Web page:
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By Jason Stipp | 12-02-2010 07:12 PM

Five Stories of Spending in the Market

Morningstar markets editor Jeremy Glaser on Starbucks' expenditures in China, consumers' Black Friday receipts, Pepsi's next push, and a great big price tag on Groupon.

Jason Stipp: I'm Jason Stipp for Morningstar and welcome to the Friday Five. It's "spending money" week on the Friday Five this week: five stories of open wallets and their impact.

Here with me with the Friday Five is Morningstar's Market's Editor, Jeremy Glaser.

Jeremy, thanks for joining me.

Jeremy Glaser: You are welcome, Jason.

Stipp: So what do you have for the Friday Five this week?

Glaser: Well, we're going to look at five examples where the cash is free flowing: at Starbucks; from consumers during Black Friday; from Pepsi; from Verizon; and finally from Google to buy Groupon.

Stipp: So, Jeremy, Starbucks is doing some activity in China. Is that going to brew up something good for them or are they going to face some headwinds there?

Glaser: At the very least it's going to be expensive for Starbucks. I think one of the things that the company has been struggling to find for years now is how to grow profitably. They grew a lot in the United States, had to cutback on some of those stores, and that's returned them to profitability, has created a lot of good returns for shareholders over the last year.

But now, they are looking again for growth, and they think that China is the place where they're really going to find it. They obviously have a lot of presence in the some of the larger cities, but they want to make a bigger push into secondary and tertiary cities and try to get people to make having coffee as part of their morning routine instead of just a place to go after work to maybe meet some friends and to have a quick cup of coffee.

So, this is going to be something that's expensive for them. It involves opening a lot of new stores; it involves a lot of marketing, a lot of branding campaigns, and they're going to have to be willing to put a lot of cash flow in there for a long time in order to get a return from it. Is it possible? I think absolutely; China is a market that's growing very quickly. I think consumer tastes are changing very rapidly, but it's something that is really going to be a big drain on cash flow.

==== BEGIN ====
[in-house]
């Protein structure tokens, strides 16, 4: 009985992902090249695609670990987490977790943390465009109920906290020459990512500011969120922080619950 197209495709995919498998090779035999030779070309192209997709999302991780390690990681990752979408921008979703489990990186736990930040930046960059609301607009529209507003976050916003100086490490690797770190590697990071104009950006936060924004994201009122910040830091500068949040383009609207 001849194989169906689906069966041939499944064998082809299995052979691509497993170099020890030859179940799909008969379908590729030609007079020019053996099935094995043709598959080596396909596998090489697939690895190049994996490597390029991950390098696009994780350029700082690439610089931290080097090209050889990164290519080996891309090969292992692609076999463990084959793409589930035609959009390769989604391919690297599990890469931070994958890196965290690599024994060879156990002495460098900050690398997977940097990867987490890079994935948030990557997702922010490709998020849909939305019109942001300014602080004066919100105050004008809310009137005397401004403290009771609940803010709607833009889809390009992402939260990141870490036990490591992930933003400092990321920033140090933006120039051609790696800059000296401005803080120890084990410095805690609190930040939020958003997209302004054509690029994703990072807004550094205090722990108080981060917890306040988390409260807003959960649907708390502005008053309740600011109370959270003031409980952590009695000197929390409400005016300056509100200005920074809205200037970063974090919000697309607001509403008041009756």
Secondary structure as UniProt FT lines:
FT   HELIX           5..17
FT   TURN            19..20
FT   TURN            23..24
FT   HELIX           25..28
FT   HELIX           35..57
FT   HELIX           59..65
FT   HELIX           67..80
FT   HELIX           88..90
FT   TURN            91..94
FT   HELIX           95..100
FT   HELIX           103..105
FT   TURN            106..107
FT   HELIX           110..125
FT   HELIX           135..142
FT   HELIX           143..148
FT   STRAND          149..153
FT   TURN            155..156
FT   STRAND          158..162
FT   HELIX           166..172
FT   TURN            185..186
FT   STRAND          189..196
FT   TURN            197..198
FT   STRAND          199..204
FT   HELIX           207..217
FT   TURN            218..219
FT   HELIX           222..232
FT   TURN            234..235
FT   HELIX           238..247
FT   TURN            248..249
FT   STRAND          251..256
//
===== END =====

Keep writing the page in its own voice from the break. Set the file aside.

Stipp: So, back here in the States, we're celebrating the one-week anniversary of Black Friday here. The numbers are starting to come in about how sales were over the last week and for Black Friday. What do they look like?

Glaser: They looked pretty good. It seems like people are willing to trample over each other to get to Target at 4 in the morning to make sure that they could get the hottest toy, they could get the hottest deal this year. People are excited about Christmas again. People are excited about doing their holiday shopping by getting out there and getting gifts for everyone. They love getting gifts for their friends and family.

So, I think that this is something that bodes well for retail for the month. I think it bodes well for consumer sentiment. I think it shows that, as we've discussed before and we've seen for a while that people are not in this terrified mode any more; they're willing to be out there. I think the Black Friday sales and Cyber Monday sales on Monday show that this is real. People are actually out there. So, before, we just hoped that they would, and now we're actually seeing those numbers come in.

Stipp: In corporate news, Pepsi, the last time they did some spending they were buying up some bottlers, but they also made another acquisition late in the week. What's the story behind that?

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